October 29 - December 12, 2020
Alongside his resin and abstract paintings, Louis Cane will assuredly surprise visitors to his new solo-show with the presence of a sculpture of a female nude with her arms at her sides, stranding straight, candid and proud. In bronze and of a large format, it should be considered in its first and obvious validation, affirming its power by its mere presence and the possible ‘head-on’ embarrassment it could cause those gazing at it.
Redefining what constitutes a female nude in sculpture: is this very different to the precepts that the artist developed in the late 1960s with the Supports/Surfaces group, which consisted in returning to the essence of the materials and signifiers? Our amazon here is presented without the artifices or other mythologies that have adorned the history of art, and “without naturalistic folds”, going back to the origin of the female nude in art. It is a subject that he has, moreover, used a great deal in his paintings, oscillating since the 1980s between figuration and abstraction, at the heart of a back-and-forth that has disconcerted a number of observers. Louis Cane has chosen here to exhibit his model surrounded by abstract paintings which he himself defines as “classics”. He rereads his own vocabulary of stamped canvases, while conceding tributes to Claude Monet, Willem de Kooning, Joan Mitchell or the tradition of a Simon Hantaï. This is clearly a pretext for being able to think about the act of painting and the relevance of placing a material on a canvas. “In these works,” he specifies, “I am not seeking to play the originality card. On the contrary, I seize the register of the ‘classic brush’ which, each time, yields a different result. The brushstroke is like the meaning in writing and every gesture can be polished or let go. I like it when the lines are a little incongruous or almost barbaric, but in the final analysis mine are ultimately quite polished ... ”. Is he trying to make us believe that he would like to be more expressive and is perhaps feeling imprisoned by too strong a pictorial heritage? Or is it a new joke on his part?
This process of exploring the material and the support is also used in the series of resins he has been producing for two decades. We re-read motifs typical of the artist, and namely windows or, more broadly, grids, even if these latter creations are enriched “with a gustatory surface that comes on the tip of the tongue” and adorned with gourmet roses ... It is a corpus which is revealed by addition or removal, constructed of concentrations of pastes and alveolar breaths. While we may still be bold enough to hazard a parallel with the author of the Water Lilies (which Louis Cane does not deny), these works encourage us to understand his relationship to painting better and better. “I can, for example, wonder about the temporality of the touch,” he continues. “The more lively, quick, efficient, even barbaric it is, the less it ages. But then, it produces fewer effects, even though Claude Monet, more delicate in approach, offers us great tasty pictorial effects”. As for analysing whether his own work be appetising or looser, he concedes that he plays on both registers and then thinks of Paul Cézanne, who could boast a line that is as delectable as it is sometimes hasty. “From time to time, he depicts a tree trunk that has been simply churned out, but that aspect is difficult to see because the figuration justifies it.” The choice of words is as carefully thought-out as his studio approach and, entering his sixth decade of career, Louis Cane has never ceased to dig down into these questions.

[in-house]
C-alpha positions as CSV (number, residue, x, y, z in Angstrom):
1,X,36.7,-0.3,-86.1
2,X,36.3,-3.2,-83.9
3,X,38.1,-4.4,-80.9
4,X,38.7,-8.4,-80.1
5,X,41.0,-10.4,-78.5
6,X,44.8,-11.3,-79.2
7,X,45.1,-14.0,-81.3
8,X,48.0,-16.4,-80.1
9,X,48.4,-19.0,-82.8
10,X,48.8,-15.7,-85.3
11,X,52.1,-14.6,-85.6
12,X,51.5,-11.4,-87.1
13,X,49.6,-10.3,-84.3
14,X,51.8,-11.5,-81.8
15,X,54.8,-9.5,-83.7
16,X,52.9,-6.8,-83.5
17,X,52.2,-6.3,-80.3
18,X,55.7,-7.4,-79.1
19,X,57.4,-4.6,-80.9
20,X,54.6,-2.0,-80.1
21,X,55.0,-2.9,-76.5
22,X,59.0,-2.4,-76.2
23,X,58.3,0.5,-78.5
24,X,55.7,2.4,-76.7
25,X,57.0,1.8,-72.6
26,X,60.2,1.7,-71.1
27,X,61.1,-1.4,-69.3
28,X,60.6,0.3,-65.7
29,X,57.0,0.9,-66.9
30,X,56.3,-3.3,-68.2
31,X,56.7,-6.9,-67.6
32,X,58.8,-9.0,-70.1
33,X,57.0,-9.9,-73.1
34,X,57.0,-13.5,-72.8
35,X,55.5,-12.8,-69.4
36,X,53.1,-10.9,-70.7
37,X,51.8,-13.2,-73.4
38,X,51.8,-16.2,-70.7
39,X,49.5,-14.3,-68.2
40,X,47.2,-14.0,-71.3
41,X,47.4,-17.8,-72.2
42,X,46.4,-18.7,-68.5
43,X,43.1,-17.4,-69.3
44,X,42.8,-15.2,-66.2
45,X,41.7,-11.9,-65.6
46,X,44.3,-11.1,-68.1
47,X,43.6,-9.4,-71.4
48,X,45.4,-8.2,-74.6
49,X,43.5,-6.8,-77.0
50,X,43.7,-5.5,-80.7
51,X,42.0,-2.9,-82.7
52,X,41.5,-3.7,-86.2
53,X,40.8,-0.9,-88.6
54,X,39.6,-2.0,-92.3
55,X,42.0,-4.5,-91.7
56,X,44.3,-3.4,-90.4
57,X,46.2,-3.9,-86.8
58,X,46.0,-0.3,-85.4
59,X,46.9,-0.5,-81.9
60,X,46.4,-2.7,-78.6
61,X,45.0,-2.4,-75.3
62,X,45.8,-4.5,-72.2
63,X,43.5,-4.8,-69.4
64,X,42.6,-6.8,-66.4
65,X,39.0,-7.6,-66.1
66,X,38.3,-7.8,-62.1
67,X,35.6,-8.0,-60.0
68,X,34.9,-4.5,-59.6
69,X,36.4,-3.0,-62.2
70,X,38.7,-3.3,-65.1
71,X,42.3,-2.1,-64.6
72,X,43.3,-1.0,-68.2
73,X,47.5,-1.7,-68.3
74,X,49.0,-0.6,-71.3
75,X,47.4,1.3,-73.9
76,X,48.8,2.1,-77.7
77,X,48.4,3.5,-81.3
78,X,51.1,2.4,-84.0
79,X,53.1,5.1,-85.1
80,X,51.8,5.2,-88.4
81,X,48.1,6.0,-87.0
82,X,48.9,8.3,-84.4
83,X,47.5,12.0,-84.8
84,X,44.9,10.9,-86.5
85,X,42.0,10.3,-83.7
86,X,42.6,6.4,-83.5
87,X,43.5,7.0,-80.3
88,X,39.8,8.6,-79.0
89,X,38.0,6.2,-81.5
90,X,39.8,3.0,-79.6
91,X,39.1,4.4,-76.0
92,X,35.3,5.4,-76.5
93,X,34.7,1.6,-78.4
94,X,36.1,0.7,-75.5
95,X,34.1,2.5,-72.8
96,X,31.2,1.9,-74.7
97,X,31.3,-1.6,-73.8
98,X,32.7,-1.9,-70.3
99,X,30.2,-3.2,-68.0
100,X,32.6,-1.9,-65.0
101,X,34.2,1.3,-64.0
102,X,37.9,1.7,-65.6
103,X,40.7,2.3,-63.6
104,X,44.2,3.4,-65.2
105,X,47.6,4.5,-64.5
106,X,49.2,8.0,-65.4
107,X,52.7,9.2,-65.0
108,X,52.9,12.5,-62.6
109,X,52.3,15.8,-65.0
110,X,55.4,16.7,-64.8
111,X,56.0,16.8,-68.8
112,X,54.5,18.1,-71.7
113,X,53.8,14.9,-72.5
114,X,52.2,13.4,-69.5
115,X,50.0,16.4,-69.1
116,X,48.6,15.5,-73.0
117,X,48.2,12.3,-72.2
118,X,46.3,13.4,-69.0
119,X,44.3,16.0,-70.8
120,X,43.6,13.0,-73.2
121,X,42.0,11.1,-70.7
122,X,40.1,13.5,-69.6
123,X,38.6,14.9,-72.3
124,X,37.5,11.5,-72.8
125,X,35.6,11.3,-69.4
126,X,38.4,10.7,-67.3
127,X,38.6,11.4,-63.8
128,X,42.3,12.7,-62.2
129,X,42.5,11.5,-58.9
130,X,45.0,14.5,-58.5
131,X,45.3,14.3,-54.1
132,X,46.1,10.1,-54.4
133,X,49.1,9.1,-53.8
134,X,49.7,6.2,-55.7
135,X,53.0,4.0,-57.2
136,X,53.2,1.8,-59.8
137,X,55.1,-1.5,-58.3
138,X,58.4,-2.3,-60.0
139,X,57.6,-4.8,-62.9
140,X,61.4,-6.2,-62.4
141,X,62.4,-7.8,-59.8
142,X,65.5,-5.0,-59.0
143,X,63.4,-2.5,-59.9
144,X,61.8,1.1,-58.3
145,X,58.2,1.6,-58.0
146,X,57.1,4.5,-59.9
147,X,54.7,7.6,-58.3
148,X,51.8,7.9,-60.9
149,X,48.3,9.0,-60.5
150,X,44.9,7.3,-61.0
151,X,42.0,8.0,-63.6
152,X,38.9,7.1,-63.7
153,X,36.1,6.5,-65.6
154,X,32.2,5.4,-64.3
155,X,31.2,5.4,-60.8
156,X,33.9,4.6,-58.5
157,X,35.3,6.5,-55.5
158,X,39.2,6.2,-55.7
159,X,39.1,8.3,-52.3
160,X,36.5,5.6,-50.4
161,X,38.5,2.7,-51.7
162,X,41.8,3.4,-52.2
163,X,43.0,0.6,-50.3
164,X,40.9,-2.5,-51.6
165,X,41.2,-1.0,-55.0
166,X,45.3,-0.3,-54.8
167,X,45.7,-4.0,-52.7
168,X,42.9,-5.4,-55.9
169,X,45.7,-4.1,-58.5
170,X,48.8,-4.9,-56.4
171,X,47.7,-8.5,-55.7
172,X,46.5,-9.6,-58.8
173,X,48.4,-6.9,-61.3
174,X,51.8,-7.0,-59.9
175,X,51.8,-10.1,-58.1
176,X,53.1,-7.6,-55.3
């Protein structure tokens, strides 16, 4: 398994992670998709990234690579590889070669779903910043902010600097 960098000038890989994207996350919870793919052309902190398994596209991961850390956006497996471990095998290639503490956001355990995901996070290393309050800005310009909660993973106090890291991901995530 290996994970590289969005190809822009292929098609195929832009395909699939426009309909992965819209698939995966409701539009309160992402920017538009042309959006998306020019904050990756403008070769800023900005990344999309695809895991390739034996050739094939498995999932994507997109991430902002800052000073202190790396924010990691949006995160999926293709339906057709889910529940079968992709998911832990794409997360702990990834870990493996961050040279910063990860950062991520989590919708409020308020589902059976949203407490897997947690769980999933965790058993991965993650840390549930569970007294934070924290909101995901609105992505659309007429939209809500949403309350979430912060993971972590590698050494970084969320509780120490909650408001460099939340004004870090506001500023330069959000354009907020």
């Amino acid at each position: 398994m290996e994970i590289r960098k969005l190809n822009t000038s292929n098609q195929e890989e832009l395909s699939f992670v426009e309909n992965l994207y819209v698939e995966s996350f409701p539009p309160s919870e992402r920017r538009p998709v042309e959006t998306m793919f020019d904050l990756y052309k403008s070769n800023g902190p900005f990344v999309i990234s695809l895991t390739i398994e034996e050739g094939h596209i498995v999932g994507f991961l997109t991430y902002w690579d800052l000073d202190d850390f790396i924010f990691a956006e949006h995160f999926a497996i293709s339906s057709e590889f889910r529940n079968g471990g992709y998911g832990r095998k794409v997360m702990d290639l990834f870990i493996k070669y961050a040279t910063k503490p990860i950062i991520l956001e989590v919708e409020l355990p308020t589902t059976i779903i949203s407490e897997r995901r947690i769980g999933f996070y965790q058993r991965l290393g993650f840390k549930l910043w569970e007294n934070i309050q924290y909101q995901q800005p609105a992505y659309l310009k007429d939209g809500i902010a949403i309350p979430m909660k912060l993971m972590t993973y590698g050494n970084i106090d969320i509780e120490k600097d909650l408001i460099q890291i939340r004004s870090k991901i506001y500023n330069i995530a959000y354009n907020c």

Other recurring topics are those of analysis and judgment. Having embarked on radical changes of style since the beginning of his career, combining kitsch with the most minimal art, the loosest manner with the tightest, even though his works of the 1960s and 1970s would have assured him immediate critical acclaim – but perhaps it would have been too easy …? – he often quotes Witold Gombrowicz and the existence of objective factors for assessing a work of art. Namely, whether the item has produced beauty, whether it be rare, whether it can lead to a sense of surprise in the spectator or reveal itself to be formally interesting. “These criteria remain,” concludes Louis Cane, “and are almost universal, but no one wants to use them any more, and it is true that at one point we came up against a kind of authoritarianism on the part of the censors which could make us fall into the trap of wanting to please ... Today, some forms of beauty work in the art market, but they are a little flirtatious, a little ‘loud’ or exhibitionist. In the end, the real difficulty remains that of being honest in your work, but often, you can only see this years later ... ” Louis Cane has thus chosen to present a figurative sculpture also to evoke his relationship to abstract painting. He has always been a little ‘over-the-top’ or, as some have thought, self-destructive, and here he tests his audience before agreeing to talk to them about art.
Marie Maertens, September 2020
Ceysson & Bénétière
23 rue du Renard 75004 Paris